3. 3. Hildreth3they do not fill space, they exist only and wholly in the present. He is also careful to account forphysics theories (for example, string theory) that claim multiple spatial dimensions. In this case,he notes that “physical entities would have as many dimensions as space”(p.525). Endurantismcan be generalized in terms of dimensionalism with the view that athingendures by wholly existing in the present in as many spatial dimensions it fills. A physical,ordinary object endures by wholly existing in allof the spatial dimensions available in space(Merricksp. 525). A soul or extensionless point endures by wholly existing, but has nodimensions. An event also endures in endurantism. Consider a scene of three-dimensionalobjects in conventional space.The scene is made up of a collection of three-dimensional, whollyexisting objects and perhaps some zero-dimensional wholly existing points or souls. Althoughthis scene is composed of a collection of these 3-D objects, the dimensions do not add up tomake it more than 3-dimensional.An “event” is merely a scene that endures a change, whichmeans that one of the objects that composes the scene endures a change.Since these objects arewholly enduring and the scene is wholly enduring, the event is wholly enduring.Merrickssupports the idea of an event that wholly endures (p.529).For general space, perhaps S-dimensionalism is a better term than three-dimensionalism.Perdurantism According to the SEP, perdurantism interprets persistence as perduring through temporalparts that make up time; an object persists if it partly exists at t1 and t1 + dt (Hawley). Unlikeendurantism, an object never wholly exists at any one time; rather, it partially exists at each time.To get the wholly existing object, one must integrate it over a space-time hypervolume to get thesum of its spatial parts and temporal parts. Perdurantism is synonymous with four-dimensionalism in light of physical objects because, as Merricksnotes, these objects do have a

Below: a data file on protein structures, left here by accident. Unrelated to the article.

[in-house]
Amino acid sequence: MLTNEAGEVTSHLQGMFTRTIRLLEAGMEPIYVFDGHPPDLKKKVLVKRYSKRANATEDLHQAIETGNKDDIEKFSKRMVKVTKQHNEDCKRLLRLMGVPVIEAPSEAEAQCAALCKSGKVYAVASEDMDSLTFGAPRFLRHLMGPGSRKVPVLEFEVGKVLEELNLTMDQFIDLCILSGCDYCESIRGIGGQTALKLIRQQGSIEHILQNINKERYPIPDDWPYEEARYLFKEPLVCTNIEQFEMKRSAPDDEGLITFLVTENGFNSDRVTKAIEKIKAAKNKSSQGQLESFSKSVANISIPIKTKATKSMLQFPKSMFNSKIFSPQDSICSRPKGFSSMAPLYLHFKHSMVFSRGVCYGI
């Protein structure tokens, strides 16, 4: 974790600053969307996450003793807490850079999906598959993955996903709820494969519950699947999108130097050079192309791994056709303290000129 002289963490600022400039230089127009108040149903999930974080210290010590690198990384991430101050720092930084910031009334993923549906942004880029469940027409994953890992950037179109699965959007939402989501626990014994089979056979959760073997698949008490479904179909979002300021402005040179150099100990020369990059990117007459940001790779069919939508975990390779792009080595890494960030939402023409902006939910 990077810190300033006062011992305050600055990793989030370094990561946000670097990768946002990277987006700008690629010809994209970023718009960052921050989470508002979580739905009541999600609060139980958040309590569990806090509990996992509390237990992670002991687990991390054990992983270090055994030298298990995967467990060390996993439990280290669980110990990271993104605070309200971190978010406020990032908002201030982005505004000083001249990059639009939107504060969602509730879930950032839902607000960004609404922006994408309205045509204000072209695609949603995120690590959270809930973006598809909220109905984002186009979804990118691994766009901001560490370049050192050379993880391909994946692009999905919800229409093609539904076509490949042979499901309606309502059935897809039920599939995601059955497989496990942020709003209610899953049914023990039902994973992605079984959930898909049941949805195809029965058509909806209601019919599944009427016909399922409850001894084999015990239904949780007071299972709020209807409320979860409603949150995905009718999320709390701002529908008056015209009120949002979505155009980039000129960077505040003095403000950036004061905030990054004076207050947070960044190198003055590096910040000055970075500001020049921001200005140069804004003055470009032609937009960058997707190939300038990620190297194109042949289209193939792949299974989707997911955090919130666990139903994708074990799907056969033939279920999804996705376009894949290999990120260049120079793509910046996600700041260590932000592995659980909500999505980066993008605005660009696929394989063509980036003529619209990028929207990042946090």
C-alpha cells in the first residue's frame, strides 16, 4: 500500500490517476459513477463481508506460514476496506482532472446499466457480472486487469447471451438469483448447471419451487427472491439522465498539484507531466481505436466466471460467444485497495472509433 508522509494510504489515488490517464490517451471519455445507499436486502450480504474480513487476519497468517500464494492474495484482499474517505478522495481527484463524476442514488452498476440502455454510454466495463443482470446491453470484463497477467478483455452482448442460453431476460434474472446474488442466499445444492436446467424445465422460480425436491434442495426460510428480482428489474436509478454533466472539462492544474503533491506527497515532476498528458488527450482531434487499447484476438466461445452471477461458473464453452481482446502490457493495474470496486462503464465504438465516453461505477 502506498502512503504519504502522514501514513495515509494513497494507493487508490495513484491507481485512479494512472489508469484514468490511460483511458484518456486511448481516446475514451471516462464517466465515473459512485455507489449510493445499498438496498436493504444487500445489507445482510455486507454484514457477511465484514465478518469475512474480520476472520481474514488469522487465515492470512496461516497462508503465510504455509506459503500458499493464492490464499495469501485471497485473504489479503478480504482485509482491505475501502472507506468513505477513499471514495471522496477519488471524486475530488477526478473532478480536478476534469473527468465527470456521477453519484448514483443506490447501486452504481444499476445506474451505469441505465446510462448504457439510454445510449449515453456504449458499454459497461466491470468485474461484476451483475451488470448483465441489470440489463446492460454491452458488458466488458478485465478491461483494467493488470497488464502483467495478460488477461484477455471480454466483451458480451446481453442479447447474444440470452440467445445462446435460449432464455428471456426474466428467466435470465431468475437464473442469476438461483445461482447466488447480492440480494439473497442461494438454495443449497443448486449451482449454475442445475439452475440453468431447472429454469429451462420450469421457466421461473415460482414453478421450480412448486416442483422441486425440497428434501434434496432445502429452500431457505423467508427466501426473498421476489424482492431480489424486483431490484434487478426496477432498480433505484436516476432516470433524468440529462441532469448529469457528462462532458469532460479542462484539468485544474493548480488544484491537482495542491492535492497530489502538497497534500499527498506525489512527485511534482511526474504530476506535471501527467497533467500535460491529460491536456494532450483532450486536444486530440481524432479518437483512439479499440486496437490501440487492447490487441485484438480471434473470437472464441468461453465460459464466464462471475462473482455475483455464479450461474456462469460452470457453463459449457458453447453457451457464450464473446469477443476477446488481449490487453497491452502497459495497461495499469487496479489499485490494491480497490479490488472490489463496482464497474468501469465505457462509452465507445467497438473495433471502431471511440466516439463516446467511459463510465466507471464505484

4. 4. Hildreth4temporal extent(p. 524). Merricks is again careful to account for certain entities lacking spatialdimension that perdure because while they do not fill space, they could be smeared out overtime, as a soul (p.525).Using the same logic he used for endurantism, one can account forphysics theories (for example, M-Theory) that claim multiple temporal dimensions, such thatphysical entities would have as many dimensions as space and as time. Perdurantismcan be generalized in terms of dimensionalism with the view that a thingpersists by perduring in as many spatial dimensions it fills through as many temporal dimensionsit fills. A physical, ordinary object partially exists at one time in allof the spatial dimensionsavailable in space, and perdures by existing in all of the spatial dimensions available through allof the temporal dimensions available in space. A soul or extensionless pointperdures through allof the temporal dimensions available, but fills none of the spatial dimensions; so a soul has asmany dimensions as time has. An event in perdurantism, like endurantism, has as manydimensions as thewhole object, which, if the object is ordinary and resides in conventional space-time, has four dimensions due to its temporal parts. The dimensions of all of the objects in acollection do not add up to make it more than 4-dimensional. A whole eventhere is the sceneintegrated over time, and can be thought of as a collection of whole objects (occupying the sametime interval), or Haslanger’s “worms” (explained in the next paragraph). An event, then, is four-dimensional in conventional space-time and perdures.For general space, perhaps S-T-dimensionalism is a better term than four-dimensionalism.Exdurantism In explaining persistence theories, Haslanger is careful to distinguish between twopersistence theoriesthat use temporal parts: perdurantism (worm theory) and exdurantism (stagetheory). She claims that perdurantism interprets “persisting things [as] temporally extended